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1Relating to or characteristic of an elegy.‘haunting and elegiac poems’
- ‘A soundtrack of mournful chanting gives the whole work an elegiac quality.’
- ‘This is primarily a period piece and, as you might expect from the elegiac nature of the film, the pace is appropriately funereal.’
- ‘Rhapsodic, ironic, elegiac and disillusioned, the urban sketch, for all its sparkle, tended toward melancholy.’
- ‘Only the last haunting and elegiac shot of the steam train bearing the wounded Ned back to Melbourne and his hanging carry a real resonance.’
- ‘Berger has found the perfect form for his elegiac, still-hopeful revelation of the worth of us all, so easily stolen by time.’
- ‘What he does remember, however, strikes a poignant, elegiac note.’
- ‘The rhythm of 1970s TV seem so unusual now that they add to the sense that you are watching something wholly other: long, slow scenes; wordy dialogue; and elegiac tracking shots of an empty England.’
- ‘As the book closes, it becomes transformed into a moving, elegiac memoir for the writer's parents.’
- ‘He used to recite dirge songs and had established a unique status for his touching elegiac tone.’
- ‘With that said, there's really nothing bad about this affair - it's mournful, haunting, stirring, elegiac…’
- ‘Ford's writing is never more his signature than when he combines a wistful, elegiac feeling of loss with an indomitable instinct to carry on.’
- ‘Its tone is consummately elegiac and mournful.’
- ‘And now here is a book which is mostly poetry, or at least a kind of elegiac wistfulness.’
- ‘These are punctuated in somber and sorrowful moments by elegiac strings.’
- ‘Colors tend to be exquisite, but in an unusual way, at once vivid and fading, as if a still-potent splendor were half-vanishing before one's eyes, introducing a vaguely mournful, even elegiac tone.’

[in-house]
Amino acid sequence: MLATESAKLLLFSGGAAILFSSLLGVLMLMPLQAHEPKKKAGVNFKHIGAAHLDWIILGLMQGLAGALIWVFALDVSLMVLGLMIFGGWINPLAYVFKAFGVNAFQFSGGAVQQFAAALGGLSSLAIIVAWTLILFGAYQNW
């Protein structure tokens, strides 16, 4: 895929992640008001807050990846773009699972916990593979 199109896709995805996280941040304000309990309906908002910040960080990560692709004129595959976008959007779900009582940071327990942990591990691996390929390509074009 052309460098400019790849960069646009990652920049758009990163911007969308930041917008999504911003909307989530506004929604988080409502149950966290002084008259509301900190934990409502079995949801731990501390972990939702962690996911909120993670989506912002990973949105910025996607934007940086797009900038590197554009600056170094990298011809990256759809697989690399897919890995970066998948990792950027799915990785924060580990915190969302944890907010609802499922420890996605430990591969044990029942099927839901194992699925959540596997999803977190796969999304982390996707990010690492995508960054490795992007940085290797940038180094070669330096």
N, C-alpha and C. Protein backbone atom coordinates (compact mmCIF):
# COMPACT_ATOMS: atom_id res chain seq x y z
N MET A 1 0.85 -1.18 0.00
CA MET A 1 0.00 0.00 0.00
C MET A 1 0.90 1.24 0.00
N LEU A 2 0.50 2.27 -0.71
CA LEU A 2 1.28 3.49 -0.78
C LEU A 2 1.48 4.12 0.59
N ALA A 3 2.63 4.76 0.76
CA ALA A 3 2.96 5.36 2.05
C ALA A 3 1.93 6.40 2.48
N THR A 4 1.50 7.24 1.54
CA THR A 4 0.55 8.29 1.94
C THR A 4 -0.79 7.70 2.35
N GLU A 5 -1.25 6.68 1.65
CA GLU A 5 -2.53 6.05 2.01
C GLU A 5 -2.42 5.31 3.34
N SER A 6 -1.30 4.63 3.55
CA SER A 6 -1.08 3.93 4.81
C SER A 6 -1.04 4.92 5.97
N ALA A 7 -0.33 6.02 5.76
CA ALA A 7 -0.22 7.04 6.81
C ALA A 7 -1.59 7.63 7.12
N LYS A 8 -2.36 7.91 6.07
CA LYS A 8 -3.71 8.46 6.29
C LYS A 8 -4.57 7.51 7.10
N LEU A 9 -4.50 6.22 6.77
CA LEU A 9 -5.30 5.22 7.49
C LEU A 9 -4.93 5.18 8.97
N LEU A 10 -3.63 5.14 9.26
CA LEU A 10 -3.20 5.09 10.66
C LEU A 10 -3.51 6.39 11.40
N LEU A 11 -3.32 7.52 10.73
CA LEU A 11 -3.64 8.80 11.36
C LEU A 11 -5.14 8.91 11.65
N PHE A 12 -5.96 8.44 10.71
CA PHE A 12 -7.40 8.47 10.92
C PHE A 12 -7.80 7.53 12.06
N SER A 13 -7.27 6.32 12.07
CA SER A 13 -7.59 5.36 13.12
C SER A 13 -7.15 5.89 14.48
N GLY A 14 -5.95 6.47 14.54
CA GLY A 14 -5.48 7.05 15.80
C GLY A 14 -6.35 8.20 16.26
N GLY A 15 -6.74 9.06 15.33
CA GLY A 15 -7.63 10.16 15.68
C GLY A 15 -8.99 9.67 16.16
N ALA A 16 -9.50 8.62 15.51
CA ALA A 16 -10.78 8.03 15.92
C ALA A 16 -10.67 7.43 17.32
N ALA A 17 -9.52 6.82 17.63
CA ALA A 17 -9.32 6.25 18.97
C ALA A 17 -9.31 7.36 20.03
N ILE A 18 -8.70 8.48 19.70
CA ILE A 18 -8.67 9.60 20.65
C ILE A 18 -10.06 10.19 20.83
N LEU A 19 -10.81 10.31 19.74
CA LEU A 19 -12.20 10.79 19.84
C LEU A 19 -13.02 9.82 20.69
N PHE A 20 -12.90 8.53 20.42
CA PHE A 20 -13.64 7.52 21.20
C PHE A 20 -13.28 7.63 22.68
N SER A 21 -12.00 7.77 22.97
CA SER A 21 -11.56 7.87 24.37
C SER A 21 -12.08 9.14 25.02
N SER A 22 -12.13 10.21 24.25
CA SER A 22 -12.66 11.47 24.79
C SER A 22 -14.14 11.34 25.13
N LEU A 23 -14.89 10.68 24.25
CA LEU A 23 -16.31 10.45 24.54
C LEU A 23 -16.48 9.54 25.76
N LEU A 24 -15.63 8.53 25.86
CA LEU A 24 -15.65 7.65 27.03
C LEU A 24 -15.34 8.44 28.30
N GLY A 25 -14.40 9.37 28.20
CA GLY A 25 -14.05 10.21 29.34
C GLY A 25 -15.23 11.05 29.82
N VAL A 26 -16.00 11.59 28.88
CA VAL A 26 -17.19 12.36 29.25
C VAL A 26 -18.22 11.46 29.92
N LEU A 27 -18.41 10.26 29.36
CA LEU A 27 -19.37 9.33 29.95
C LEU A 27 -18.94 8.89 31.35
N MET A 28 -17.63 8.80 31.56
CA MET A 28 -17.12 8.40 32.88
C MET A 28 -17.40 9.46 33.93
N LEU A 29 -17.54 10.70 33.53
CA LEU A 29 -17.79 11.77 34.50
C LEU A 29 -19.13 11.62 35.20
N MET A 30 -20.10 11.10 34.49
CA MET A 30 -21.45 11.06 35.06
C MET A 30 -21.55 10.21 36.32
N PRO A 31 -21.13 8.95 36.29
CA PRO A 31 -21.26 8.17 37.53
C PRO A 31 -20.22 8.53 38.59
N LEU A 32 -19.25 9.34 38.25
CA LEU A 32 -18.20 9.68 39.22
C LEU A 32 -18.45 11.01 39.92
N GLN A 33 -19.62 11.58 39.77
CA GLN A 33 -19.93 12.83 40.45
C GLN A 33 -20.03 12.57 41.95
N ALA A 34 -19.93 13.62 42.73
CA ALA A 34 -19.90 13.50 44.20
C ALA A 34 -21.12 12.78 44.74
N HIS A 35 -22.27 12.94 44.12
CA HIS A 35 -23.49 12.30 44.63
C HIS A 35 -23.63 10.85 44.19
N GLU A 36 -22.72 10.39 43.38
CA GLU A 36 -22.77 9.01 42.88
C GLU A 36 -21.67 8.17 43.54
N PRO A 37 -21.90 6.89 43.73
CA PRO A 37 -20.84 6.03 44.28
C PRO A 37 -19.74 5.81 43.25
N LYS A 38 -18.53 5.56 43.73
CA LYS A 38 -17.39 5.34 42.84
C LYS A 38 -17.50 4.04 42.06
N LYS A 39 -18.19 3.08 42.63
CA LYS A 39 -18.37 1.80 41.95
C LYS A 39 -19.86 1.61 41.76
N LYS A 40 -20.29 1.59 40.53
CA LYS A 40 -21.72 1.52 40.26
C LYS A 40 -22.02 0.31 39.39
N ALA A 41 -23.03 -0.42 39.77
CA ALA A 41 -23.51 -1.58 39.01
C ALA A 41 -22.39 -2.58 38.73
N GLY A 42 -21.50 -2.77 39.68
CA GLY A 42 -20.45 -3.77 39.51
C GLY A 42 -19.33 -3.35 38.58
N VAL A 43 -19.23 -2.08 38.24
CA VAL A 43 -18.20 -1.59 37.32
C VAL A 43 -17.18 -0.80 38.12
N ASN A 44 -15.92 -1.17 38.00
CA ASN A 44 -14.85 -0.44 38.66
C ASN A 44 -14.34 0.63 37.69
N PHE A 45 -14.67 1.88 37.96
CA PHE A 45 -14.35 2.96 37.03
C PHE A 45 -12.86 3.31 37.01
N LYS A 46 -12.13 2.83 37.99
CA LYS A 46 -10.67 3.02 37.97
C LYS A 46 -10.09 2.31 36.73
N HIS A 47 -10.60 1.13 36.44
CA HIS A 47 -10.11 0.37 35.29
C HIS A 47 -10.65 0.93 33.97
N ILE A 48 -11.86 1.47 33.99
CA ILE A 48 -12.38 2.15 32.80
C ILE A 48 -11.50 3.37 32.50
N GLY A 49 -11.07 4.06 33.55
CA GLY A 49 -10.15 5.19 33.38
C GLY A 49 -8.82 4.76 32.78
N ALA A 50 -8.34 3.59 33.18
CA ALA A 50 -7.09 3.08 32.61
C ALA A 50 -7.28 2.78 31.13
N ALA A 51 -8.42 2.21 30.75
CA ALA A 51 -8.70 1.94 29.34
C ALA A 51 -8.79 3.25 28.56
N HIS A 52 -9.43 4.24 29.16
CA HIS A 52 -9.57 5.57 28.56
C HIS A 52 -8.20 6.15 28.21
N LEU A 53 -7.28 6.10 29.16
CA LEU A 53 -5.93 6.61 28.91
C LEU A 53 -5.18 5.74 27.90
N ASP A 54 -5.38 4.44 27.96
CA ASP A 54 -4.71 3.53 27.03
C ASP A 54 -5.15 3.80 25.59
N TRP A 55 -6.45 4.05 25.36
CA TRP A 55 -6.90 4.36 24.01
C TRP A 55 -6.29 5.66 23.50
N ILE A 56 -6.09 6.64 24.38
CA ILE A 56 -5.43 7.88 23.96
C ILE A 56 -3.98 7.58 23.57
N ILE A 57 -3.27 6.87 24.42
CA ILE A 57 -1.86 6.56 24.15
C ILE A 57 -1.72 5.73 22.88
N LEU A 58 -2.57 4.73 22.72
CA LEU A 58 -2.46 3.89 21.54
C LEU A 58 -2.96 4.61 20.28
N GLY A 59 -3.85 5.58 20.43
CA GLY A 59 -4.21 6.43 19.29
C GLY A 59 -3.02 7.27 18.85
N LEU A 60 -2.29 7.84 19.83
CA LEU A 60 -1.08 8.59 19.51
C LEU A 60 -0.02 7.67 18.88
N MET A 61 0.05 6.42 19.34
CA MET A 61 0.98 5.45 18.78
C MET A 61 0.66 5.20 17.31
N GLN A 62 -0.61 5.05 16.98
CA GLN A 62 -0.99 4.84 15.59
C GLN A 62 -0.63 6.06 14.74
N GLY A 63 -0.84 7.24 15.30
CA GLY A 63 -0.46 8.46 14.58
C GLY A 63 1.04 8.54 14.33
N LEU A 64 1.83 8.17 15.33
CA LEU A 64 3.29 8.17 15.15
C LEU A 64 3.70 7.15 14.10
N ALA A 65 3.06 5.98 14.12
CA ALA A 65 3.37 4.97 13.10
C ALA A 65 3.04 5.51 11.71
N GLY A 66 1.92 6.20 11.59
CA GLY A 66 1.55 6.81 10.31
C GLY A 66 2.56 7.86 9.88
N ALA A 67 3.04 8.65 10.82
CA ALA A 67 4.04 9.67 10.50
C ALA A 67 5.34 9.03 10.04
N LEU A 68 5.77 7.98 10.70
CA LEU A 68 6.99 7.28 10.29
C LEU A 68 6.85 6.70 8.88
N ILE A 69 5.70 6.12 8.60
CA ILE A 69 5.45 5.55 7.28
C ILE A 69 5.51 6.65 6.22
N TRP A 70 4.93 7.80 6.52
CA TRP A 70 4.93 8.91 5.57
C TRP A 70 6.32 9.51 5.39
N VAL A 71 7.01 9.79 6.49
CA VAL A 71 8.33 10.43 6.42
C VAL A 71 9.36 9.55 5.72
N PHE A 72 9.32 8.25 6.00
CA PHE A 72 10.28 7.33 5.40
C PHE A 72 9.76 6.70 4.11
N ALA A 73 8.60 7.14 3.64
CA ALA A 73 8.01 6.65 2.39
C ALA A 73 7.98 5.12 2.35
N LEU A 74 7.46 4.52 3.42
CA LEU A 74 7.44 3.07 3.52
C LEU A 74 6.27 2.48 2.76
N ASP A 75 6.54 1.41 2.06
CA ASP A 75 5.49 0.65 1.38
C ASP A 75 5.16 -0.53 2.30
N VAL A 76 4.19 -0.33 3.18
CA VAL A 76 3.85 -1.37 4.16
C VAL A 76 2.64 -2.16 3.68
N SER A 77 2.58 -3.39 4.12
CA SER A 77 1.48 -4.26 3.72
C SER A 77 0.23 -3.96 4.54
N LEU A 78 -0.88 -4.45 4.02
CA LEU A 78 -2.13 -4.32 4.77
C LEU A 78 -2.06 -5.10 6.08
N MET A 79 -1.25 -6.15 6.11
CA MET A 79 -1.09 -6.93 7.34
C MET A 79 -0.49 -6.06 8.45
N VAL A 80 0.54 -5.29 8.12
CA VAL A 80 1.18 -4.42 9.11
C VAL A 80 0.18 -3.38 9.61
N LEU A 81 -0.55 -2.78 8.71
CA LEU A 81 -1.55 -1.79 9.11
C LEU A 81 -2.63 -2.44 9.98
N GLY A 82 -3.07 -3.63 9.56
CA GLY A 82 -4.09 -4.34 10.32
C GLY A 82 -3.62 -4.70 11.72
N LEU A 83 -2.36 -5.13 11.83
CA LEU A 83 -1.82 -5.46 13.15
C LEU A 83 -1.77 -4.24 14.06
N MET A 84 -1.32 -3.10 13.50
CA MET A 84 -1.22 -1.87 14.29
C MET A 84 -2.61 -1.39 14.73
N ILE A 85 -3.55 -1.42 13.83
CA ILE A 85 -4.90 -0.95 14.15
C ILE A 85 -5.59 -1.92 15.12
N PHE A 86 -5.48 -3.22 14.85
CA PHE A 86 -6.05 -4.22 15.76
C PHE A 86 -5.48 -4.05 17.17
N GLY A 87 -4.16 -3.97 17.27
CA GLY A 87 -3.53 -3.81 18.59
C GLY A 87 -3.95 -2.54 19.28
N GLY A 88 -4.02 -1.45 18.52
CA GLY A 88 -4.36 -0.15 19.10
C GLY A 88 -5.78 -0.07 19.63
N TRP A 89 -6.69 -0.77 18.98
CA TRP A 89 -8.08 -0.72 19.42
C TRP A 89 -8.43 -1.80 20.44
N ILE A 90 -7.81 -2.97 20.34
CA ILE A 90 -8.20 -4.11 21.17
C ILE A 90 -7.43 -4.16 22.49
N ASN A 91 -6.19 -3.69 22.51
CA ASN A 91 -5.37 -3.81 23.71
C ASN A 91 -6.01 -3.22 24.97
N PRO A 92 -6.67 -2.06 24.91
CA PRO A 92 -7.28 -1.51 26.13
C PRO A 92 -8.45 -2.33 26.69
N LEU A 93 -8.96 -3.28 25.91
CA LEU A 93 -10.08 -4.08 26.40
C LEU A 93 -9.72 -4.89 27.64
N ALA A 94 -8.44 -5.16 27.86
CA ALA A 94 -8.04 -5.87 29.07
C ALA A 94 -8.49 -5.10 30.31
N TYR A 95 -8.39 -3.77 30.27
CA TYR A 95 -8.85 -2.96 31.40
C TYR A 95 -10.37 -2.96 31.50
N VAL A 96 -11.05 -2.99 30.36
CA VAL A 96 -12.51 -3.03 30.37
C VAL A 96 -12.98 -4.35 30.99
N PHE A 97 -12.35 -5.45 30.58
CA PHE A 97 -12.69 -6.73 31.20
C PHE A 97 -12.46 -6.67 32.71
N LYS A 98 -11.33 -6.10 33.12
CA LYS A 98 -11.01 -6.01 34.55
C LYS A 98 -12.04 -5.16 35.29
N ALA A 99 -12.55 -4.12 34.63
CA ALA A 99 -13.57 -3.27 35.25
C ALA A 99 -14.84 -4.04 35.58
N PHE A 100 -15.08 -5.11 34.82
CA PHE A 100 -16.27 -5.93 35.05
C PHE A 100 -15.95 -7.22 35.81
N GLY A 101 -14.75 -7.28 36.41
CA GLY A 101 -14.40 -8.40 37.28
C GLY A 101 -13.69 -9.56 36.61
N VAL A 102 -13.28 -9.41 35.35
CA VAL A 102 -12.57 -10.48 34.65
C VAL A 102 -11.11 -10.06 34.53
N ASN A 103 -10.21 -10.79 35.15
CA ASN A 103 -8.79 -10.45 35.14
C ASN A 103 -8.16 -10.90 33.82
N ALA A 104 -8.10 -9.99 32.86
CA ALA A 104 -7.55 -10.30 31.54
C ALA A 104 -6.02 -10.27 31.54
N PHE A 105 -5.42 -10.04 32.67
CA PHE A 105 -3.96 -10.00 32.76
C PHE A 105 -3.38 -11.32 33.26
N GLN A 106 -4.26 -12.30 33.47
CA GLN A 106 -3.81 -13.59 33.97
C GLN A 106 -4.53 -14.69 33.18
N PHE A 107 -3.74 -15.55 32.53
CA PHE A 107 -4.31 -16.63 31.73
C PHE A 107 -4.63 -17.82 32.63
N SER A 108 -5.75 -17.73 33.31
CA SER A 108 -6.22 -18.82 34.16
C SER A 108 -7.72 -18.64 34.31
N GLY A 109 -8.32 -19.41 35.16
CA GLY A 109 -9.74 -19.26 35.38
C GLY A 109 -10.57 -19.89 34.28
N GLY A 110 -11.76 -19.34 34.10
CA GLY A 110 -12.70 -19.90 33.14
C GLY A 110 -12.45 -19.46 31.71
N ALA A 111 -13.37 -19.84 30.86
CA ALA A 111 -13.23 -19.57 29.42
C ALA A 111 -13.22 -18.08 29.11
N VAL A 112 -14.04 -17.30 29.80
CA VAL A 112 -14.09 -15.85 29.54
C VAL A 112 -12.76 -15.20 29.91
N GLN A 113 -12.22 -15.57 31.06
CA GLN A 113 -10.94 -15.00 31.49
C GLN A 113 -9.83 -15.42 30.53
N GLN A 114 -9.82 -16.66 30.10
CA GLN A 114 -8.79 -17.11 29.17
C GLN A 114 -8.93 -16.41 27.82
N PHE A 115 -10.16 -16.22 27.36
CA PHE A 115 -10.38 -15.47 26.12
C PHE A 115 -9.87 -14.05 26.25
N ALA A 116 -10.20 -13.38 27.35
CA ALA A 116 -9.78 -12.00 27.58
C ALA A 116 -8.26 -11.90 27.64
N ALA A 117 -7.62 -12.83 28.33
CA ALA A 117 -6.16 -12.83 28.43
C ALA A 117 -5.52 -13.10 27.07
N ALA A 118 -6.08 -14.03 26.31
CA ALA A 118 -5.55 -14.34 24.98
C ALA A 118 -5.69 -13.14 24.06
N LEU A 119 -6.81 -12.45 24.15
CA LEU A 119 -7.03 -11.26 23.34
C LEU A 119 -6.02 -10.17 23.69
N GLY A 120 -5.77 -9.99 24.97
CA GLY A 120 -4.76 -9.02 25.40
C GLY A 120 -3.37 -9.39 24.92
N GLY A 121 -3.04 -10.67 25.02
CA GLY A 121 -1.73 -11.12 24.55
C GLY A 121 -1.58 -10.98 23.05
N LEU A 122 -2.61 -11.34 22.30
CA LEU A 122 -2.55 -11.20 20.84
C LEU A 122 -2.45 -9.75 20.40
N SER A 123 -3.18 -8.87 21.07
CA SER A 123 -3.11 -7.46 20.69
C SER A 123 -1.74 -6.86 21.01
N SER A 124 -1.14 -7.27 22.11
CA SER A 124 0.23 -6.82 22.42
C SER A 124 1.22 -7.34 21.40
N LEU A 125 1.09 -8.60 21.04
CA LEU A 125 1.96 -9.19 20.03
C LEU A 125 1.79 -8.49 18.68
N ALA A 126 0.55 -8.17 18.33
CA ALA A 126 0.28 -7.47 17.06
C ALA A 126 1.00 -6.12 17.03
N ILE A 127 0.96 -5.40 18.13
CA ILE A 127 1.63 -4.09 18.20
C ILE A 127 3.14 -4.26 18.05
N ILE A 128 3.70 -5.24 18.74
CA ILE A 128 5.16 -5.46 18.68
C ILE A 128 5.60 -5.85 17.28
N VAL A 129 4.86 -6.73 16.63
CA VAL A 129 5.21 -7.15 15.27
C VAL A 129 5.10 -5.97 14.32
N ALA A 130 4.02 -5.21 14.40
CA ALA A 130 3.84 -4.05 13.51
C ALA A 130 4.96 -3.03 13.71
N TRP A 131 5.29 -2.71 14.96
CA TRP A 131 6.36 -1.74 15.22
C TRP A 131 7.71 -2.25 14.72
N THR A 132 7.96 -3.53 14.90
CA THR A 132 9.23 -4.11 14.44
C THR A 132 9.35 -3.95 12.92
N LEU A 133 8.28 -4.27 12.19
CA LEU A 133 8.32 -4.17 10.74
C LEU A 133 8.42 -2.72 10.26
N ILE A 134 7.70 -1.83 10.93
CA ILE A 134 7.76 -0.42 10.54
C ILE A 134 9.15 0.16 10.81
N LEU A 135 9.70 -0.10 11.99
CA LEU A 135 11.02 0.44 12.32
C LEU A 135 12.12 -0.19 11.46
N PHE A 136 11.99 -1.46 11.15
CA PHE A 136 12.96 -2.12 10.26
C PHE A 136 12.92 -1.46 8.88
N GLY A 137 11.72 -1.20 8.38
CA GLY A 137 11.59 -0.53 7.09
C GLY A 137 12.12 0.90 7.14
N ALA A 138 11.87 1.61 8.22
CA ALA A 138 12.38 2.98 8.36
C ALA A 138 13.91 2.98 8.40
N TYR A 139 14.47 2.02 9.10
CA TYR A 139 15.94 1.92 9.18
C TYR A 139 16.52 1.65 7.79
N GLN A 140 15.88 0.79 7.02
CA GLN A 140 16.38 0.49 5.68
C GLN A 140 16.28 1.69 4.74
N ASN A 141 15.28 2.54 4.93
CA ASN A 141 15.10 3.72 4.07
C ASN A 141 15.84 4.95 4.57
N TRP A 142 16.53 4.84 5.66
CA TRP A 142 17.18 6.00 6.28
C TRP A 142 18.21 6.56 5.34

- ‘Her pessimism and elegiac outlook could only perceive the contemporary social and political developments of indigenous peoples as a slow decline and erosion of tradition.’
- ‘The wistful elegiac moods of the Sonnets, were conveyed with just the right balance of outward expression and gesture, and delicate tonal control.’
- ‘But as the mournful, elegiac music began to gently move through the air, and voices, distinct and intense, began to tell their tale, in their own words, something incredible happened.’
- ‘By the way, I think it's a wonderful scene. an elegiac scene, very touching.’
- ‘Although the work ended in renewal, it was deeply elegiac.’
- 1.1Wistfully mournful.
mournful, melancholic, melancholy, plaintive, sorrowful, sad, lamenting, dolefulfunereal, dirgeliketouching, moving, poignantdolorousthrenodic, threnodialView synonyms
- ‘He also wrote numerous poems in elegiac distichs.’
- ‘Coleridge enthusiastically appropriated Schiller's lines, even to the extent of changing into pure hexameters what in Schiller's original is an elegiac distich.’
- ‘Smith's ‘illegitimate’ sonnet consists of three elegiac quatrains and a couplet, thus combining both English elegiac meters.’
- ‘Hexameters are the epic meter; by stealing a foot in the second line, Cupid has turned it into elegiac meter, used for love poetry.’
Verses in an elegiac meter.
- ‘Through the narrative, the poet's elegiacs become a leitmotif.’
- ‘In poems written entirely in hexameters the break is possibly not quite so rare as in elegiacs.’
- ‘In the long poems, the first and last are metrically related to the neighbouring shorter poems: poem 61 is in lyric metre, 65-8 in elegiacs.’
- ‘The Elegiacs may be rhymed or not.’
- ‘Translated, these Latin elegiacs mean: Breasts, O mother, milk and life thou didst give.’
Late 16th century: from French élégiaque, or via late Latin, from Greek elegeiakos, from elegeia (see elegy).
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